THE LAW. Regular attendance is obviously a key job function for most of your employees. But despite your freedom to set and enforce attendance rules, you also face key legal hurdles to your attendance policy, including:
TheAct ( ) says organizations with 50 or more employees must allow eligible employees to take up to 12 weeks of unpaid leave for qualifying events. Because the law bans you from discriminating against employees who use , you can't consider FMLA leave as a negative factor in employment decisions, such as hiring, firing or promotions. Nor can you discipline workers for missing work because of FMLA leave.
The Americans with Disabilities Act (ADA) may require you to suspend or modify your attendance policy to accommodate a disabled worker. And you can't apply your attendance rules as a way to discipline a disabled employee.
Bottom line: If an employee is absent from work because of an FMLA or ADA-approved reason, he can't be disciplined for the absence under your regular attendance policy.
Also, state laws may affect your ability to discipline or terminate employees for excessive absences.
WHAT'S NEW.continues to be a constant challenge to employers, but it eased a bit last year. Employees seem to be more fearful of taking time off during a weak economy and tight job market.
The numbers: In 2003, the unscheduled-absenteeism rate fell to an all-time low of 1.9 percent, according to CCH Inc. (The rate is calculated by dividing paid unscheduled absence hours by paid productive hours.) And the annual employer cost of absent employees dropped to $645 per employee last year, down from an all-time high of $789 in 2002.
Most employees use unscheduled time off for reasons other than actual illness. While personal illness is still the single most common reason for last-minute no-shows (36 percent), nearly two-thirds of unscheduled absences (64 percent) are due to other reasons: family issues: 22 percent; personal needs: 18 percent; entitlement mentality (employees earn the leave, so they use it): 13 percent; and stress: 11 percent.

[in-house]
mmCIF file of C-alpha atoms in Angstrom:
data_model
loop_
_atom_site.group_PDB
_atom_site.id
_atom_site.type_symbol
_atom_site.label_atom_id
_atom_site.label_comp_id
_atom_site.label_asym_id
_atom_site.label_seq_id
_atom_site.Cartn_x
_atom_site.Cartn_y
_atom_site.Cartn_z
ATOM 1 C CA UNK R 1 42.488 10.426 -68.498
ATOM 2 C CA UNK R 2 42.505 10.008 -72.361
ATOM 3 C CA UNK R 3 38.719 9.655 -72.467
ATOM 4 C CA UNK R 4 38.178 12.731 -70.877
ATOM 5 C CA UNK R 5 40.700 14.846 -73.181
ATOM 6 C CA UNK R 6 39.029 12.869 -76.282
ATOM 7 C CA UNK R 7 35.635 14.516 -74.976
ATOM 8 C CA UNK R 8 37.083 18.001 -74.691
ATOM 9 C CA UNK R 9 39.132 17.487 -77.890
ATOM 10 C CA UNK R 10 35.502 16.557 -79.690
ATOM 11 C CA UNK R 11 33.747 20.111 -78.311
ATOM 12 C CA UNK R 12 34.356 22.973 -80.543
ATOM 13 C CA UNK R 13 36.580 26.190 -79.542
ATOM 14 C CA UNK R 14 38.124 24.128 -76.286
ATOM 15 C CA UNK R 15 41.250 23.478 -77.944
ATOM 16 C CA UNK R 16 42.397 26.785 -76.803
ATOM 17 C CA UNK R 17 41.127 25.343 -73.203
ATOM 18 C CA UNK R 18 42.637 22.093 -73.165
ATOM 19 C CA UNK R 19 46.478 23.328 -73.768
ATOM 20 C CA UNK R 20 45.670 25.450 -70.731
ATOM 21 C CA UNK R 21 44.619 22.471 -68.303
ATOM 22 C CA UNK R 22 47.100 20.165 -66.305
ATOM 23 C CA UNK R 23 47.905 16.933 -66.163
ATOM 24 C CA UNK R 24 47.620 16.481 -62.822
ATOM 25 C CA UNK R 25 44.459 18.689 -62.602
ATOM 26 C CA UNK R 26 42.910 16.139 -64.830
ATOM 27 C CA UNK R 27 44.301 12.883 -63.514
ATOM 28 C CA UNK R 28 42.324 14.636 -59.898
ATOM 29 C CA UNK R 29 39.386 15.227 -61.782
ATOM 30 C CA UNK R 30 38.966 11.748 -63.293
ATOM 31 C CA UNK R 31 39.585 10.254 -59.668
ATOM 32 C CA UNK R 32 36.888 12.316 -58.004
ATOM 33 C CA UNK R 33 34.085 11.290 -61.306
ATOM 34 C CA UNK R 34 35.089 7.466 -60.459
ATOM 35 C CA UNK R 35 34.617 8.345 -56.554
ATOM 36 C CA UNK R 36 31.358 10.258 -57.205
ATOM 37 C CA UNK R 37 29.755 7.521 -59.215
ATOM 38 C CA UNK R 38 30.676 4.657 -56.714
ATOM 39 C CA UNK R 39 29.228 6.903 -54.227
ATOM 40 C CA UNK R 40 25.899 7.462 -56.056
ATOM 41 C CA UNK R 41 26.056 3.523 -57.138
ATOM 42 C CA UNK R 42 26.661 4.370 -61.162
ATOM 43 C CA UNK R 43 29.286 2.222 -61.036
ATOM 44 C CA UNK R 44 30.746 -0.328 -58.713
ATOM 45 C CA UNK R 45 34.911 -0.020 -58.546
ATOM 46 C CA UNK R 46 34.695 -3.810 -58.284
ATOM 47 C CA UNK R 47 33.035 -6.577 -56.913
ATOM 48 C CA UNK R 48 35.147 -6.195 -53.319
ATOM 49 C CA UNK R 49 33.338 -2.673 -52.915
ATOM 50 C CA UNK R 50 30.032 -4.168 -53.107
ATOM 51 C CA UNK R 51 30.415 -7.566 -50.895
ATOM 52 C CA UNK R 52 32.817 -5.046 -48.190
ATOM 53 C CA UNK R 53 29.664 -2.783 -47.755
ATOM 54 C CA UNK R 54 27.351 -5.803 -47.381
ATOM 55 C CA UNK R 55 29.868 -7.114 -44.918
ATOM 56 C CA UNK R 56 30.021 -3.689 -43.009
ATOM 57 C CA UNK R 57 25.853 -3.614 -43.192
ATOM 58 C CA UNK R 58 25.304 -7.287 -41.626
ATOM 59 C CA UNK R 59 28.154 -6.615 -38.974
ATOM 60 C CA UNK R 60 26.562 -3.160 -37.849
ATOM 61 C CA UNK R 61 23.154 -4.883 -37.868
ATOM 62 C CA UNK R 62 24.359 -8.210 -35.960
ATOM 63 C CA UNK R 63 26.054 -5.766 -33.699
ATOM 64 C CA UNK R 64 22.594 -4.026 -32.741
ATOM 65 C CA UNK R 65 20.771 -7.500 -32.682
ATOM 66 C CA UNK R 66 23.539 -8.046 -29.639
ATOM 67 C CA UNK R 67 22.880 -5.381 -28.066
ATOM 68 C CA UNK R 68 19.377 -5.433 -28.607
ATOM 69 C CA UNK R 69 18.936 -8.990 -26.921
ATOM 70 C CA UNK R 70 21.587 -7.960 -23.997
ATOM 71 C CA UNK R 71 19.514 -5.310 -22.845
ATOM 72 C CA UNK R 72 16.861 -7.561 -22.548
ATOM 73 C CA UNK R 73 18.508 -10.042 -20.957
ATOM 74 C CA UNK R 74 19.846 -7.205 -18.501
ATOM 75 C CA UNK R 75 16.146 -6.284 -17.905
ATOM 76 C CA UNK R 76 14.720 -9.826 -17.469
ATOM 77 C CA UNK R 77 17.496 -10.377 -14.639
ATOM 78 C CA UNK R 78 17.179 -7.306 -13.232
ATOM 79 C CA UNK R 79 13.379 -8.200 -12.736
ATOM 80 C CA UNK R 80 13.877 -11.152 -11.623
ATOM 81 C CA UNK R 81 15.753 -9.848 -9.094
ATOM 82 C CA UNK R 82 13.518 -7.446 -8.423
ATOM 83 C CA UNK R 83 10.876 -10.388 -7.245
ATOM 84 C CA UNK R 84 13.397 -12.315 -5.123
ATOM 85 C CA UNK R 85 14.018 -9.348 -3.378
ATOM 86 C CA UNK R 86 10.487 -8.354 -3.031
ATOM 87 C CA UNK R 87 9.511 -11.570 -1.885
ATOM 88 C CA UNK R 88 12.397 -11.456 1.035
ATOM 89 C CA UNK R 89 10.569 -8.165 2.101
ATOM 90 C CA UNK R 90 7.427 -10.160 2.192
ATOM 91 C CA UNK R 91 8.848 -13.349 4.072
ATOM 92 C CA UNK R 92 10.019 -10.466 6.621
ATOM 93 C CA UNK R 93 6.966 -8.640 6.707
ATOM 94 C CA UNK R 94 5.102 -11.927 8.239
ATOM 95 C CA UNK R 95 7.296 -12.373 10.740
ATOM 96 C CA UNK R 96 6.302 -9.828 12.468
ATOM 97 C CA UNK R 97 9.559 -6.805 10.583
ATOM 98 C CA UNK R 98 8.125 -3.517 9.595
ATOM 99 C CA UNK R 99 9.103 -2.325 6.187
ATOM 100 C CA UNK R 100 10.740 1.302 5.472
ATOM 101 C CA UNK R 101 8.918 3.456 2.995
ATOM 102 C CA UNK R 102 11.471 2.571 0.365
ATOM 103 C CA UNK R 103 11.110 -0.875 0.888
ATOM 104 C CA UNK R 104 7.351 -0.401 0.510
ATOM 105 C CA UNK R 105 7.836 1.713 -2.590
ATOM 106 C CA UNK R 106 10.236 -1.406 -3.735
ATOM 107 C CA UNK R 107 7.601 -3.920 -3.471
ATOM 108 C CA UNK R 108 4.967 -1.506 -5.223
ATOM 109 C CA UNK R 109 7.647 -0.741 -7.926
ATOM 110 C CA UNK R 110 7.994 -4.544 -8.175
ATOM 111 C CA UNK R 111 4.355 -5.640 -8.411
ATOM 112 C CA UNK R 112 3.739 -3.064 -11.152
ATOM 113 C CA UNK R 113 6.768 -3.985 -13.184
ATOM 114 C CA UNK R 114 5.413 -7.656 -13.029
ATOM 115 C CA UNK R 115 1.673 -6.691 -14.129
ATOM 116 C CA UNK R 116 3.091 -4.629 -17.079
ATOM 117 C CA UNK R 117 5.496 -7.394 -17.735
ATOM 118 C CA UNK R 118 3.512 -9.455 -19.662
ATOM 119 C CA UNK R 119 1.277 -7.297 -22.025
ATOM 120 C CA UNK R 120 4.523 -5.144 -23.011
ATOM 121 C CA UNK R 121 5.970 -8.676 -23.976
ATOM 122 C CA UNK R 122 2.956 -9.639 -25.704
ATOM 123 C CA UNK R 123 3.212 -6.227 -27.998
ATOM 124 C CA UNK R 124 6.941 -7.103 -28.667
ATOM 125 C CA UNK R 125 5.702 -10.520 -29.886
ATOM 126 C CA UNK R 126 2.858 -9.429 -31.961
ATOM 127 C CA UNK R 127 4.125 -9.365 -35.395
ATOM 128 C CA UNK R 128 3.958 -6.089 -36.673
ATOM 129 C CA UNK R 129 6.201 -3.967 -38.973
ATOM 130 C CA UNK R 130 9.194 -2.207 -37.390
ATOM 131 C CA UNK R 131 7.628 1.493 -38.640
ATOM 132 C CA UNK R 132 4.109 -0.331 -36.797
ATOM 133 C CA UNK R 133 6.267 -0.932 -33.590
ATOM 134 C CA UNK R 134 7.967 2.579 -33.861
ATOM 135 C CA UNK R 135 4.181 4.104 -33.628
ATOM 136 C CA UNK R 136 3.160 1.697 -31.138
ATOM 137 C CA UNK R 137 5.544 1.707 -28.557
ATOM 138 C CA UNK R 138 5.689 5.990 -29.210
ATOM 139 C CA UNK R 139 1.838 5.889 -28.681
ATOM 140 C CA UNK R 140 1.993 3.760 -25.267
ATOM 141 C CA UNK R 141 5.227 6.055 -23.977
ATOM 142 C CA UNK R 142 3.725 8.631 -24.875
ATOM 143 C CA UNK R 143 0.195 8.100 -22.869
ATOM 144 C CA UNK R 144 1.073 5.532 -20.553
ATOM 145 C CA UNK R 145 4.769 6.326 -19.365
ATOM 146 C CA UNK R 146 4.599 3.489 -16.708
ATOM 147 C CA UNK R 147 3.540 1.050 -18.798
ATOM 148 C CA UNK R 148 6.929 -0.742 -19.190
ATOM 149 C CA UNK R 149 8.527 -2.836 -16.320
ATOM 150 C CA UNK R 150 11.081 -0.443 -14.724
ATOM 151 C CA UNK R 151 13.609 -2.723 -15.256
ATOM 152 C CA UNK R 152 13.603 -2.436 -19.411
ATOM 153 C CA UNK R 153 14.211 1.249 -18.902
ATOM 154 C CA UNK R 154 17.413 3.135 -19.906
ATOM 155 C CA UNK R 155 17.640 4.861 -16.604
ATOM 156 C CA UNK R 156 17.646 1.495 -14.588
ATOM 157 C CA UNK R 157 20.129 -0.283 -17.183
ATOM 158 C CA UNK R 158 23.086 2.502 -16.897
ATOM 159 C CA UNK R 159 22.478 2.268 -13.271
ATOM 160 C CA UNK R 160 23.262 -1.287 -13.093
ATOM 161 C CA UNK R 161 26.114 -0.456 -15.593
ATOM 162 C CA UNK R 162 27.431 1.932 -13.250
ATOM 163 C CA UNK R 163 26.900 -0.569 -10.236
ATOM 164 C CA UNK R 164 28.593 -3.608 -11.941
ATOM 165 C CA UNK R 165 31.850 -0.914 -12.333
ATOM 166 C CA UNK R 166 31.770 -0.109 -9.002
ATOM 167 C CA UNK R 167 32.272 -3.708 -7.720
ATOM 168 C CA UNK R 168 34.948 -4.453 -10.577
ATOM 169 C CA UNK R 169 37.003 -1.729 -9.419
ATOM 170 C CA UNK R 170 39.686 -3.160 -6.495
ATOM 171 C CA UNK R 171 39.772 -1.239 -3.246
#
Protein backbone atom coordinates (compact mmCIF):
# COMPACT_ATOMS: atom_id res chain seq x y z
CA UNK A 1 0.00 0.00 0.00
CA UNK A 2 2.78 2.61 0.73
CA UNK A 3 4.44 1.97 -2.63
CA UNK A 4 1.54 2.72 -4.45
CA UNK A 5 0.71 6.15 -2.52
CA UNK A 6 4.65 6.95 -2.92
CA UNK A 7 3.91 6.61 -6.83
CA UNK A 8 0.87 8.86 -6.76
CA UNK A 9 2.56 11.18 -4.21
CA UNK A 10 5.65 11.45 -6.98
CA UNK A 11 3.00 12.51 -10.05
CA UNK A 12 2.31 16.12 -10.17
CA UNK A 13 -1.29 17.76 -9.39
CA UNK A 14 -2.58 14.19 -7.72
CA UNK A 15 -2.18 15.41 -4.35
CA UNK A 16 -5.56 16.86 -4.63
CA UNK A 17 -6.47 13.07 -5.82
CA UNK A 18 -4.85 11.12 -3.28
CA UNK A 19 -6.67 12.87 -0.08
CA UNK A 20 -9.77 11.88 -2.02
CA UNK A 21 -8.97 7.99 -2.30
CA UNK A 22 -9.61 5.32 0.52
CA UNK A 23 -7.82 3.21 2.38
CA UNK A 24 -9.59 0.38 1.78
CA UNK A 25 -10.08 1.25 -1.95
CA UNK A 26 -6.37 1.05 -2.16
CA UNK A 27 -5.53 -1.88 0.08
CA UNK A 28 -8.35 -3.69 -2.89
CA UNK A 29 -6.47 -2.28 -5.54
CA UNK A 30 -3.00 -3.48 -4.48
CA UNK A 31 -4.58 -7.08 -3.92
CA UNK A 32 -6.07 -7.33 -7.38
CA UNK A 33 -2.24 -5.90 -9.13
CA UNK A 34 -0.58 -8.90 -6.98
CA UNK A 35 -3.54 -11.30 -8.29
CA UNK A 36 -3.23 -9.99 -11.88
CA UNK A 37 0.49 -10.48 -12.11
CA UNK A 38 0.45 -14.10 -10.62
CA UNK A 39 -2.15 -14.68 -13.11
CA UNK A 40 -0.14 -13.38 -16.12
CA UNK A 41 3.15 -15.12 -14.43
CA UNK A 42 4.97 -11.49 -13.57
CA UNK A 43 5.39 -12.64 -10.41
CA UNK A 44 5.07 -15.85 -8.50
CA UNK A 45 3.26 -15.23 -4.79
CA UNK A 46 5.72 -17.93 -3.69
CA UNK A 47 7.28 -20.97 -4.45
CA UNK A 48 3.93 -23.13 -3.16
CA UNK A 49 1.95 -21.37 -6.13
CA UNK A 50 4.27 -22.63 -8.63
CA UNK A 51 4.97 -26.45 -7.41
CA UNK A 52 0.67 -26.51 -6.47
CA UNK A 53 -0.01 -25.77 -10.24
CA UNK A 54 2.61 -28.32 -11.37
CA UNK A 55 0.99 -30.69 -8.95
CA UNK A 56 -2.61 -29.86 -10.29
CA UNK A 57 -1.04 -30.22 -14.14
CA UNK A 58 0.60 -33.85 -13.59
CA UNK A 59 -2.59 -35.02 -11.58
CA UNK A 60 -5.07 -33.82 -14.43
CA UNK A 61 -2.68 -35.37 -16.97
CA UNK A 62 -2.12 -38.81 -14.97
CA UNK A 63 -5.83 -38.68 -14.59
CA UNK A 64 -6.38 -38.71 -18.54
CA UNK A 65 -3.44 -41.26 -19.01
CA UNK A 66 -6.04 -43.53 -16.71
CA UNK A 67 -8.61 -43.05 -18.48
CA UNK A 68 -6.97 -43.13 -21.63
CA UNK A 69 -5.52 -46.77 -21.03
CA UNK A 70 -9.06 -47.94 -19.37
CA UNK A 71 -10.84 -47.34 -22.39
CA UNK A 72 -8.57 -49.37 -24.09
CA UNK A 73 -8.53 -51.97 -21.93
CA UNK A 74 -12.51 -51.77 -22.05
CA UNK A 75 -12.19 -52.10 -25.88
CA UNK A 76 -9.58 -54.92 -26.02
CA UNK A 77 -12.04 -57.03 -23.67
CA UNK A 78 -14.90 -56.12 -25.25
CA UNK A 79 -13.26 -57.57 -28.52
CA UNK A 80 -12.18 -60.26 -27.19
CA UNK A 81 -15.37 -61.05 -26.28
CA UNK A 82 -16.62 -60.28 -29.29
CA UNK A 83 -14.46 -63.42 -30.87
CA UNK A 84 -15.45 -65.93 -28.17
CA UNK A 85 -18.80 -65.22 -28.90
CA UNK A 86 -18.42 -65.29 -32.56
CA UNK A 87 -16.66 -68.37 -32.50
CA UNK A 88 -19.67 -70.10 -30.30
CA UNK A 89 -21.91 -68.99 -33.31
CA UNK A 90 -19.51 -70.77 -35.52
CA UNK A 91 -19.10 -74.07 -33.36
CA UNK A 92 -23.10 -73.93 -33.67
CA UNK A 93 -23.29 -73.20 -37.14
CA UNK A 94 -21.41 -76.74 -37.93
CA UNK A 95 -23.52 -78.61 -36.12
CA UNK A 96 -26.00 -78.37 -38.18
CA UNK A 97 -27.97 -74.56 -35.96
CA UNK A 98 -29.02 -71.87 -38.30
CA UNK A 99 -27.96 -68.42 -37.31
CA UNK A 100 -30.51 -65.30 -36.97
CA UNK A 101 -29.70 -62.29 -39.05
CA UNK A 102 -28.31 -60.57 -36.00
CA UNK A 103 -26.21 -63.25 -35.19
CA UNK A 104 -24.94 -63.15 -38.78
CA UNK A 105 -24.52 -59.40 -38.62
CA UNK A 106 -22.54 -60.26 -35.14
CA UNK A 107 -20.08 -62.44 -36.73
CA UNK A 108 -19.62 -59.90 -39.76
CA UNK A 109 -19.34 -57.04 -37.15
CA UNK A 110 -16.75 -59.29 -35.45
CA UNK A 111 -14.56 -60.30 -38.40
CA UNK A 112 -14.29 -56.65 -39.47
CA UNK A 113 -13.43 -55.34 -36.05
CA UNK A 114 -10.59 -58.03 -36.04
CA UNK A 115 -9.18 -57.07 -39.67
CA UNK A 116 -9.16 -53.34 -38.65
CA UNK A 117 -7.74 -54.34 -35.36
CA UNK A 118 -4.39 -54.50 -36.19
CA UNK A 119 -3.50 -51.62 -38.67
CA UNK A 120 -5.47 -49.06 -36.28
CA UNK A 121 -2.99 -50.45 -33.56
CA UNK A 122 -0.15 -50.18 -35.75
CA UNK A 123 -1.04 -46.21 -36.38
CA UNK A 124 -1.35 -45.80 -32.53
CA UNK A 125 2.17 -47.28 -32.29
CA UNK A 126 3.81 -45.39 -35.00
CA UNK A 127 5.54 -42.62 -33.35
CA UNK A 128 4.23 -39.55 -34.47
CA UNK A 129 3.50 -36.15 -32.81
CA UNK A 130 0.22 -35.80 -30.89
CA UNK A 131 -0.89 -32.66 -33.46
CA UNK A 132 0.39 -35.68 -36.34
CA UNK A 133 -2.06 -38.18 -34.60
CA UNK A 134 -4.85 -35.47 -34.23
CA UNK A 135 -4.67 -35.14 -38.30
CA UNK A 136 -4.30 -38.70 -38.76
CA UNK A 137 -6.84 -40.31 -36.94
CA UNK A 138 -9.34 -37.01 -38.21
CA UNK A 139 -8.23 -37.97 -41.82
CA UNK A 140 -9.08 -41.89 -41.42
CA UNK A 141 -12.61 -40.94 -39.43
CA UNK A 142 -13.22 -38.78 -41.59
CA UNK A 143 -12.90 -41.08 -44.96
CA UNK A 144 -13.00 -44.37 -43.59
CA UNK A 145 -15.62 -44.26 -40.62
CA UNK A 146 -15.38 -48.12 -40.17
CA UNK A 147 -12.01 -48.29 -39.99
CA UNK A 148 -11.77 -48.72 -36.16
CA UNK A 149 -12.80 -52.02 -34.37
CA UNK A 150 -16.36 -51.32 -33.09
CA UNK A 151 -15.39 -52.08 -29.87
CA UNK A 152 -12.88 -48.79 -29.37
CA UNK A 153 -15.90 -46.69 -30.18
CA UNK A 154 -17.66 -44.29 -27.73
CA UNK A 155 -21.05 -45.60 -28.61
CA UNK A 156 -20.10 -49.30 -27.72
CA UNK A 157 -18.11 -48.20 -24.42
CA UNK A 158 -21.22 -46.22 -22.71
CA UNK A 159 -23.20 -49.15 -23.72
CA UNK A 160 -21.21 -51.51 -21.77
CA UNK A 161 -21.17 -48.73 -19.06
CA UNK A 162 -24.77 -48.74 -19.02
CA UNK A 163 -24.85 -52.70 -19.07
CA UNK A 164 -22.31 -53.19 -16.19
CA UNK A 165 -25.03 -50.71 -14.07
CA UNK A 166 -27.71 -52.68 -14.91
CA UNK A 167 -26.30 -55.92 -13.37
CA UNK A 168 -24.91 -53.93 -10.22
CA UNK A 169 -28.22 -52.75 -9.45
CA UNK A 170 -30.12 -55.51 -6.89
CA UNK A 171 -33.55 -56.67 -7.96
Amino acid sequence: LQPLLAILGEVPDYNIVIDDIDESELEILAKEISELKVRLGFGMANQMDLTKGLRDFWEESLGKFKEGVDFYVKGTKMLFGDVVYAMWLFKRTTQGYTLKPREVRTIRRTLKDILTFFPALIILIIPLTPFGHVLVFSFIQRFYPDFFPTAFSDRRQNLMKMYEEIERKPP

HOW TO COMPLY. The best defense against absenteeism is a reasonable and specific attendance policy that's tied to your organization's (and the specific job's) needs.
The policy should cover all issues of attendance, including lateness, sickness, personal business, family and medical leave and disability concerns. A key piece: Set objective criteria for when absenteeism would trigger disciplinary action.
The two most common types of attendance policies are no-fault policies and paid-time off policies. Here's the rundown on each:
No-fault attendance policies regulate absenteeism by recording each absence as an "occurrence." Progres-sive disciplinary action is taken when the total amount of occurrences exceeds a certain number. For example, six occurrences may result in a written warning, eight occurrences may trigger a one-day suspension and 12 would end in termination.
Paid time off (PTO) policies group all vacation days, holidays, sick days and personal days into one combined bank of days an employee is entitled to be absent from work each year. When employees' absences exceed this amount, they may be subject to discipline. If the maximum number of absences isn't used, the employee may convert the remaining days into cash or carry them over to the next year's balance.
To decide which system fits best, examine your typical job functions. Example: It may be critical for workers to be on time if they deal with the public, such as receptionists, sales clerks, bank tellers or nurses. In contrast, a prompt start may not be as critical for certain professional "self-regulated" jobs.
Next, make sure you and your supervisors keep accurate records. Communicate the attendance policy's terms to all employees, and include them in employee handbooks.
Finally, always apply your attendance policies consistently among employees. Employers who don't open themselves up to discrimination claims.
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